Let’s talk honestly about money for a sec, okay?
It’s been hella’ weird becoming rich. Like, mind-fuck weird. I’ve come to see that becoming a “rich person” is an ongoing (and confusing) process, like becoming a mother or becoming a business owner. It’s a role that you have to step into and take ownership of. There’s the reality which is when you wake up and look at your bank account and you’re like, “I don’t know whose bank account this is but that person is rich.” And then there’s the moment when you realize that you need to start acting like somebody with money. You need to manage that money, you need to get advice on what to do with that money, you need to start using that money to make more money. It’s an entirely new skillset.
The funny thing about money is that when I didn’t have it, I didn’t think there was any point in spending time and energy managing what little I did have. Because what difference will that make? So by the time I got some money, I didn’t have the skills and knowledge to know what to do with it. I was stuck in my old money-could-vanish-any-moment mindset. I had $100K in my bank account and I was still behaving like I had $100 in my bank account.
1. I was afraid to invest it in myself
Looking back, I can see that I waited too long to invest in myself. After the first year of running my own business, it was clear that there was a lot of revenue potential there and instead of putting my money where my mouth was, I waited another few years before I was convinced enough in my own abilities to invest in my business. I also thought investing in myself ONLY applied to business support. I wouldn’t invest in things like a personal trainer, childcare, vacations, or a nice home office because I thought those expenses had no ROI. Now I understand that I AM my business. A clear head, a well-rested mind, a healthy body = more impact, more focus, more productivity. That’s ROI.
2. I thought there were “right” and “wrong” ways to spend money
When I was younger, I used to totally judge the ways that “rich people” spent their money. A private chef? $300 dinners? A service that plans your vacations? A yoga teacher that comes to your house? Who do you think you are?! I bought into the belief that rich people = entitled and lazy. Now I see that it’s just a simple equation of what my time is worth and what I could be doing with the time I save when I hire help. If I wasted four hours planning a vacation for my family, that would be a disservice to my team and my business. The only “right” way to spend my money is in a way that I get maximum benefit for it.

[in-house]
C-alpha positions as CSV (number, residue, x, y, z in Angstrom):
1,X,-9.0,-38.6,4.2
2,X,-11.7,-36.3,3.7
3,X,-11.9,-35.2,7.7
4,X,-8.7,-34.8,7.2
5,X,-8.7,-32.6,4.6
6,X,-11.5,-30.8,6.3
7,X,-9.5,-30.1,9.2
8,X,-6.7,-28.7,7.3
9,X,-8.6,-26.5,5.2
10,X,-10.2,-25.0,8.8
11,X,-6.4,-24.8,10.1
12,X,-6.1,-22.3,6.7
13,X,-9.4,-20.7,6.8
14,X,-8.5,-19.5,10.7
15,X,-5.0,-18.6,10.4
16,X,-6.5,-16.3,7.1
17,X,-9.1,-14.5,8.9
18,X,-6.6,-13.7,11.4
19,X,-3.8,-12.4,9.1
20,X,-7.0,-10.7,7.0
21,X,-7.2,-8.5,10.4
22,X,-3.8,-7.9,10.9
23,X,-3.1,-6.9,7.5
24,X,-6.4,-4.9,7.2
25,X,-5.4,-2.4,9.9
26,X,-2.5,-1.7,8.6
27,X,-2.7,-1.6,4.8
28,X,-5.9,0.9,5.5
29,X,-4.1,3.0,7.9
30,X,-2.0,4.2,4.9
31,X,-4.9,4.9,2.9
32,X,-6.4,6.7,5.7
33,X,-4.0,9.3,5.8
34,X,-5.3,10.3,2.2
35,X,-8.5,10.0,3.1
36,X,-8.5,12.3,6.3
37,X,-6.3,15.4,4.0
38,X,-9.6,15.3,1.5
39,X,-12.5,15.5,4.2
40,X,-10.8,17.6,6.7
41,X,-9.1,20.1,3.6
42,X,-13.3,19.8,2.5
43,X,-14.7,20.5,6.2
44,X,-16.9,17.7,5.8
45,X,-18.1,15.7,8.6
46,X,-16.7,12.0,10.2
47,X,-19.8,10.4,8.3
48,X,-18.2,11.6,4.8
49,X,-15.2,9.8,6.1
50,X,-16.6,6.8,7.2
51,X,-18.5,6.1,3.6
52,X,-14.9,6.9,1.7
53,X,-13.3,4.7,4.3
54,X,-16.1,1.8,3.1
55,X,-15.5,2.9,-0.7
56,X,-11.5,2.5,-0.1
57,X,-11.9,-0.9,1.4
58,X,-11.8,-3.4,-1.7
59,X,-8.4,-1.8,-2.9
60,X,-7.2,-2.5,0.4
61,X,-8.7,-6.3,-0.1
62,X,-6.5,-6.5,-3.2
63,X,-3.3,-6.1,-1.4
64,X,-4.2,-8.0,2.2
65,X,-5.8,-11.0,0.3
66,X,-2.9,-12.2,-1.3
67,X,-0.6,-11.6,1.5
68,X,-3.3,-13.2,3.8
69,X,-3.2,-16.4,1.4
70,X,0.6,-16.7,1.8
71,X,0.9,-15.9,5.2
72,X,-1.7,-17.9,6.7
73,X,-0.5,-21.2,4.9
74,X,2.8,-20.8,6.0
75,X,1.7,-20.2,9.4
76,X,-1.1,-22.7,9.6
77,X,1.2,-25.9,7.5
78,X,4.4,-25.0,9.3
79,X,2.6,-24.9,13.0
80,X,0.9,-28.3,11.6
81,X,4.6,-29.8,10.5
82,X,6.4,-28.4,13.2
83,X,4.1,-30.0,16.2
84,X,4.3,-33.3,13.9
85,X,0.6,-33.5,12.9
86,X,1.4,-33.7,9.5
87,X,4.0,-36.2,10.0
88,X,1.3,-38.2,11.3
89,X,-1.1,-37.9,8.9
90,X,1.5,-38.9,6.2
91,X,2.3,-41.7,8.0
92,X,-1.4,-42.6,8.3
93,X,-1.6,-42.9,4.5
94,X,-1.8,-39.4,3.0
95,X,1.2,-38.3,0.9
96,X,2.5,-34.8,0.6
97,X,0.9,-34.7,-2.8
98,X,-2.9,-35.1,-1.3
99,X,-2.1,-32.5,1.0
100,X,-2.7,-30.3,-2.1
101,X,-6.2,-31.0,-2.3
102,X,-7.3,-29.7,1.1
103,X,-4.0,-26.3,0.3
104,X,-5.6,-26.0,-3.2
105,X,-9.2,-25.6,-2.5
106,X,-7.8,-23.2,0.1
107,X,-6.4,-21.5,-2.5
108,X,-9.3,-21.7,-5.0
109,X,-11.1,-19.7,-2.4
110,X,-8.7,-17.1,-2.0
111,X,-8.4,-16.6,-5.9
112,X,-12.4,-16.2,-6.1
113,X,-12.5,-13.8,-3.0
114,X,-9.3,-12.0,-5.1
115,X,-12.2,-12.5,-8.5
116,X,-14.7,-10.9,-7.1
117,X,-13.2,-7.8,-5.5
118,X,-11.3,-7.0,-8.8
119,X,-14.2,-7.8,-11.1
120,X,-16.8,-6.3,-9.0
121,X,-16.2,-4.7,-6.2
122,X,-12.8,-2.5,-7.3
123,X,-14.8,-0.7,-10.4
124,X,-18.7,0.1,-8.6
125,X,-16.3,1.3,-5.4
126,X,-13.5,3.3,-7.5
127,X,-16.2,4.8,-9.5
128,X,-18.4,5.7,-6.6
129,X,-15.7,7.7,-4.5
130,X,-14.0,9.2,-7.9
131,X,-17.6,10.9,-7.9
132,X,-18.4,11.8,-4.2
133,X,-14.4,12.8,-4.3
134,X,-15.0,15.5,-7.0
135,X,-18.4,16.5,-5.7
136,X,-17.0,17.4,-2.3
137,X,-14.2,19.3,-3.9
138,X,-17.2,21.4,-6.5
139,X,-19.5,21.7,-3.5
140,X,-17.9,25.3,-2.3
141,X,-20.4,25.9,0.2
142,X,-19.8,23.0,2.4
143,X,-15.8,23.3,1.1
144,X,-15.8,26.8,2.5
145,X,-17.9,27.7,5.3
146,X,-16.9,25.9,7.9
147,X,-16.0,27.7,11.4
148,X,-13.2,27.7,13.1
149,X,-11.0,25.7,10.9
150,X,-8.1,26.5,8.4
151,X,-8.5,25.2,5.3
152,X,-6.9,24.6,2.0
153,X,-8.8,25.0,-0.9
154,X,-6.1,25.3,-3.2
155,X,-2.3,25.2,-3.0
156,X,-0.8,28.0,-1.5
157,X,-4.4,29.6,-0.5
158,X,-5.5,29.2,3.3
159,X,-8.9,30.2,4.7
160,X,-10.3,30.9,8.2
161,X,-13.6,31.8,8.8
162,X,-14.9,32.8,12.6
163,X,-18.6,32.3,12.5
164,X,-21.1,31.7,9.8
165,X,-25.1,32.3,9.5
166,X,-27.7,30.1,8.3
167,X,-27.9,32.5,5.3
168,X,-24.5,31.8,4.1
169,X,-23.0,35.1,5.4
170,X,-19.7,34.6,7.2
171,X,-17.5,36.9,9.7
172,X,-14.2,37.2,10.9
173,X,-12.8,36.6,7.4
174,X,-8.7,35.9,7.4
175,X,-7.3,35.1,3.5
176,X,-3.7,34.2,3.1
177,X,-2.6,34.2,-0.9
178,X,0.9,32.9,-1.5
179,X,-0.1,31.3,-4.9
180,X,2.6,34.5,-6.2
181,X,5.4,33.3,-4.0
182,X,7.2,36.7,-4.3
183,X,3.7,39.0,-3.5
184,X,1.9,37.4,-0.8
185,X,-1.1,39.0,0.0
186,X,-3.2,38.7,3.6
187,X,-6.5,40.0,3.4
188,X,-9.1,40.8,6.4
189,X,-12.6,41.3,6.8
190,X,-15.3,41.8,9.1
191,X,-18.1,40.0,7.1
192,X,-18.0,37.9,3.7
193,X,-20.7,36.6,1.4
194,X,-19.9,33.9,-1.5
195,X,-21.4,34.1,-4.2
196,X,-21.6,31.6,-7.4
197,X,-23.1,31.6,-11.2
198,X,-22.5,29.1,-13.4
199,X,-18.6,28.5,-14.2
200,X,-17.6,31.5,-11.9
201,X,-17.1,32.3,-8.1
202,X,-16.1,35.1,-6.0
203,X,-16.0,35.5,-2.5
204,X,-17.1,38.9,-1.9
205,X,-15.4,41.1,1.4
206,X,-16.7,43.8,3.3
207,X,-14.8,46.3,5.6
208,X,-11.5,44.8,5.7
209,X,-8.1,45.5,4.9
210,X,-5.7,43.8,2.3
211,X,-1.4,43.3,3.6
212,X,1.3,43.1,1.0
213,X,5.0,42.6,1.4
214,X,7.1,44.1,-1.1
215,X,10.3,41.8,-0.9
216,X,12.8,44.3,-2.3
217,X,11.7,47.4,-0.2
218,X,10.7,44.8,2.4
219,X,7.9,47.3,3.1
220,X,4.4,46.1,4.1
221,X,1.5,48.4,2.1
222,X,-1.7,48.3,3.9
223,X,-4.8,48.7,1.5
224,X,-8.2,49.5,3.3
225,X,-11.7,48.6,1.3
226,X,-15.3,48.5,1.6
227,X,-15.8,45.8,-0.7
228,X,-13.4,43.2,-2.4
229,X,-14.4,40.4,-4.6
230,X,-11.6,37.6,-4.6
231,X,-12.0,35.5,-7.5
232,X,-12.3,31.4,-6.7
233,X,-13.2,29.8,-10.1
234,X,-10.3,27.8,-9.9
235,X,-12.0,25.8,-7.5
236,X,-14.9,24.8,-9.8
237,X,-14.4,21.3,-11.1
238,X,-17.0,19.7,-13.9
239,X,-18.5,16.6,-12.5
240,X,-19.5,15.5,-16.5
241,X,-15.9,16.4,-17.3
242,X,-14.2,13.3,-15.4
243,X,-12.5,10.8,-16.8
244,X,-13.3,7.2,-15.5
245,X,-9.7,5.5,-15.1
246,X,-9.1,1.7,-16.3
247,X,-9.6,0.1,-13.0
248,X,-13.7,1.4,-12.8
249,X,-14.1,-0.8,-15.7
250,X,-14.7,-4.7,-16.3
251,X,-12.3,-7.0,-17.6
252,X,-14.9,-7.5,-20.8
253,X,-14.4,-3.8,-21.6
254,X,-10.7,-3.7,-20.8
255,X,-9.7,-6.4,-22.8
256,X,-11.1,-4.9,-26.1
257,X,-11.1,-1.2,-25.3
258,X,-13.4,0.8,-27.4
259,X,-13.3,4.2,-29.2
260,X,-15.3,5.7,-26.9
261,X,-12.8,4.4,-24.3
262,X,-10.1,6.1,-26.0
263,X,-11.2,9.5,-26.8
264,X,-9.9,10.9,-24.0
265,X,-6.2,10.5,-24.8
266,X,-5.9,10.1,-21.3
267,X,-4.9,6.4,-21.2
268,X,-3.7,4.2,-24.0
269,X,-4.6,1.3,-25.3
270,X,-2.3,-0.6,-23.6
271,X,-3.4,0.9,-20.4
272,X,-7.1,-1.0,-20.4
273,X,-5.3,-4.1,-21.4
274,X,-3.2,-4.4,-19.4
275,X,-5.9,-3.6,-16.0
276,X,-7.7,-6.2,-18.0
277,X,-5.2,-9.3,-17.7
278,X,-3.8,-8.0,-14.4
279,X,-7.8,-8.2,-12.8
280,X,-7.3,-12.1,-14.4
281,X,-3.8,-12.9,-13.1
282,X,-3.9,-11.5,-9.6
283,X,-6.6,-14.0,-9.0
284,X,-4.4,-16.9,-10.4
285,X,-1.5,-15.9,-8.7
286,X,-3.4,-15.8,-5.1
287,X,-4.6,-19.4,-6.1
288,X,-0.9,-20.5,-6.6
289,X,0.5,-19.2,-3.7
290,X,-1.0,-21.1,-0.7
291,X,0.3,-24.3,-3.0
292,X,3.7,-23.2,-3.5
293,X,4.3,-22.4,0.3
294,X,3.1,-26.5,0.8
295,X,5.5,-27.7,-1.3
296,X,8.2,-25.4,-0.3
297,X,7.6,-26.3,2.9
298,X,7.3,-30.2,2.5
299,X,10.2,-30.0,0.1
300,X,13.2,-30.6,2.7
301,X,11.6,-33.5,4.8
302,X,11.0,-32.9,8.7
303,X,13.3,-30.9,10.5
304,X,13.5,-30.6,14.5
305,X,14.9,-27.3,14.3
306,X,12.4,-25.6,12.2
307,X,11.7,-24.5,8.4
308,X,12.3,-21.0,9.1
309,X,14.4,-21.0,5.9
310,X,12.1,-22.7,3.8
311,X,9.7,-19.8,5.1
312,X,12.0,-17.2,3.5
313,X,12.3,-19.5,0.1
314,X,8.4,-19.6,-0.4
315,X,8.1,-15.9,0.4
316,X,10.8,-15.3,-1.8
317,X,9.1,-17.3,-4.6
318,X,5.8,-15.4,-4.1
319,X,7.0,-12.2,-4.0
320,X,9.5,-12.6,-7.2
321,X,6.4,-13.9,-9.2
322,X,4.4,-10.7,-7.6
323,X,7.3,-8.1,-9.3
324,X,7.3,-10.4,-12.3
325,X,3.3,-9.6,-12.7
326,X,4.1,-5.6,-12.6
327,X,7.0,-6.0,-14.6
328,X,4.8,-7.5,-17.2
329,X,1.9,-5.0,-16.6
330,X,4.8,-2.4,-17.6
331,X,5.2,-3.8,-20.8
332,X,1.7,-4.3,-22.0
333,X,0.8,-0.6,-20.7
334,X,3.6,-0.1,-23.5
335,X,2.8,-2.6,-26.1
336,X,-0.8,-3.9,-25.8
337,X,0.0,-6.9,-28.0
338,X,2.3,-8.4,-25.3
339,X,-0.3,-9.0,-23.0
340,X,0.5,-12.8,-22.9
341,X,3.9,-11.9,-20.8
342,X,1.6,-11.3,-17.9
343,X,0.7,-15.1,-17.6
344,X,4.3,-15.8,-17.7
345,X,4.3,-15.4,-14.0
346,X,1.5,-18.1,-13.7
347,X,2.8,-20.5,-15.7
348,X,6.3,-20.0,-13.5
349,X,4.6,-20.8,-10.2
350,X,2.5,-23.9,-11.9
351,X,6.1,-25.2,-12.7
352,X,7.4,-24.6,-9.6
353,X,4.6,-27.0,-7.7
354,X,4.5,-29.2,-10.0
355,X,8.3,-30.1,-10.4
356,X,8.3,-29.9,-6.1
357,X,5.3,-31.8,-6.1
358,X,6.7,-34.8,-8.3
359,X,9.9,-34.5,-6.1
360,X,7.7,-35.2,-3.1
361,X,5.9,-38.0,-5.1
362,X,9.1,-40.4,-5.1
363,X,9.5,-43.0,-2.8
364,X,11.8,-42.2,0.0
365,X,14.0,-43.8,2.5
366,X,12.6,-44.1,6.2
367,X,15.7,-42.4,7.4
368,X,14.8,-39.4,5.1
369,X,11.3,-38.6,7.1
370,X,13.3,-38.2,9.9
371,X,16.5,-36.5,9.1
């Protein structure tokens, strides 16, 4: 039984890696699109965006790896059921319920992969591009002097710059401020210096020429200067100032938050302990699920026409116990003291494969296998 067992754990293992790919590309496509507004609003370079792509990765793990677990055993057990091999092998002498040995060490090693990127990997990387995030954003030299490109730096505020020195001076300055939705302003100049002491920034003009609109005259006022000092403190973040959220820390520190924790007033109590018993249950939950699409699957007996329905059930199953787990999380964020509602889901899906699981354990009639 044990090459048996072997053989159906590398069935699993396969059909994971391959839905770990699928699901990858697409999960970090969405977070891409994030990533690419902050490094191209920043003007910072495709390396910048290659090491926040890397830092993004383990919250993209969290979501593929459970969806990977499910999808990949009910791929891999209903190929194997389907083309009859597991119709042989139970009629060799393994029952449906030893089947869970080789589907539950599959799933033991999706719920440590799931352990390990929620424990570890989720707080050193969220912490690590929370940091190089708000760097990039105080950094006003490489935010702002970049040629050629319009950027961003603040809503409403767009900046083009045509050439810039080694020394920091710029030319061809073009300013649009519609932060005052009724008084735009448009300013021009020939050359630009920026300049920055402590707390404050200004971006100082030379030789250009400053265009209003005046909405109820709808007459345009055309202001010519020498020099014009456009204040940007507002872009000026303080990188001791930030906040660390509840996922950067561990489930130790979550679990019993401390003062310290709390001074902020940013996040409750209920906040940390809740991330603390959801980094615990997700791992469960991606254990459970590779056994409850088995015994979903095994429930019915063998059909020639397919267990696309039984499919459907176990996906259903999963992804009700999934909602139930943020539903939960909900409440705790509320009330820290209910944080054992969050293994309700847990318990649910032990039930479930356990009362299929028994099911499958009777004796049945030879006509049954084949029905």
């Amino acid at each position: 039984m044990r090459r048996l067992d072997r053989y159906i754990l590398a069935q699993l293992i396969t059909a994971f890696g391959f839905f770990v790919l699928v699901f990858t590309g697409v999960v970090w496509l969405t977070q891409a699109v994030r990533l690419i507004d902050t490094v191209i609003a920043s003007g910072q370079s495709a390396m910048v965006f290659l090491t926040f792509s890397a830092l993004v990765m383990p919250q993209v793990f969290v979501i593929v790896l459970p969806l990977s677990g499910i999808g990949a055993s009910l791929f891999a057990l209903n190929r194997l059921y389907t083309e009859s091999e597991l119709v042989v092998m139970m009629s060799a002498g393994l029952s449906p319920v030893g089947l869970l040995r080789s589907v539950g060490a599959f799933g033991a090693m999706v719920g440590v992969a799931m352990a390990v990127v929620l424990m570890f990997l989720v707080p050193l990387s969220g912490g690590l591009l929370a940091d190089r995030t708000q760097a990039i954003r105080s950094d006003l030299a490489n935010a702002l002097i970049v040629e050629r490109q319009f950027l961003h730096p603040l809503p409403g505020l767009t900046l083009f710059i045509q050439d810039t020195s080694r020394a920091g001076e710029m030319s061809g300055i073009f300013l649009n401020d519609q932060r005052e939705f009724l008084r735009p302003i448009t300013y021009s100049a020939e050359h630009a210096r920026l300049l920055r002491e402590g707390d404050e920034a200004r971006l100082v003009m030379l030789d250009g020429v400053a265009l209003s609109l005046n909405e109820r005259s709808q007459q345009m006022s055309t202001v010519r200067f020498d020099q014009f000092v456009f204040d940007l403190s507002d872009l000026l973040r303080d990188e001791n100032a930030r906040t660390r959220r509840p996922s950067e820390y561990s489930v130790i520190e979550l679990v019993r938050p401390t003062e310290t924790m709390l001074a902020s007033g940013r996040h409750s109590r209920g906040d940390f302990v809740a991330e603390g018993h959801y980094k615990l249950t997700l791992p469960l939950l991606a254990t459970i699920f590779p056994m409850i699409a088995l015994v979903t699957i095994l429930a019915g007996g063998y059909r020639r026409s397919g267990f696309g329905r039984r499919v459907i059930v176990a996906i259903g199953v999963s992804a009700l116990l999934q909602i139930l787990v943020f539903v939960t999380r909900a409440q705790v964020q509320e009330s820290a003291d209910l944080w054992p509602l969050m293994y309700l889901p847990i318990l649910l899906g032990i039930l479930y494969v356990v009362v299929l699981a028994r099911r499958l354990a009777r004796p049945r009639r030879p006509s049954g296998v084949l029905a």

3. I was focused on cash, not wealth
This is one of the “rich people” lessons that’s taken me a while to learn. I grew up seeing cash go in…and go back out. I thought of money like sunshine: take advantage of those sunny days because who knows when it will rain! So when I started making more money, I wasn’t thinking about building wealth. Index funds, investing in real estate, taking advantage of compound interest, building passive streams of income…all of this was new to me! I had to educate myself on how to think like a rich person.
4. I didn’t talk about money
I didn’t ask questions. I didn’t talk to my friends about it beyond griping that I didn’t have any money. Money wasn’t a topic that I engaged in or felt like I had a right to engage in. Even after I started making more money, I didn’t know how to begin those conversations or who to have them with. That’s why it’s become so important to me that I talk honestly with the Hello Seven community about money, wealth and financial behavior. Earning money is just half the journey, managing it and taking full ownership of it is the other half.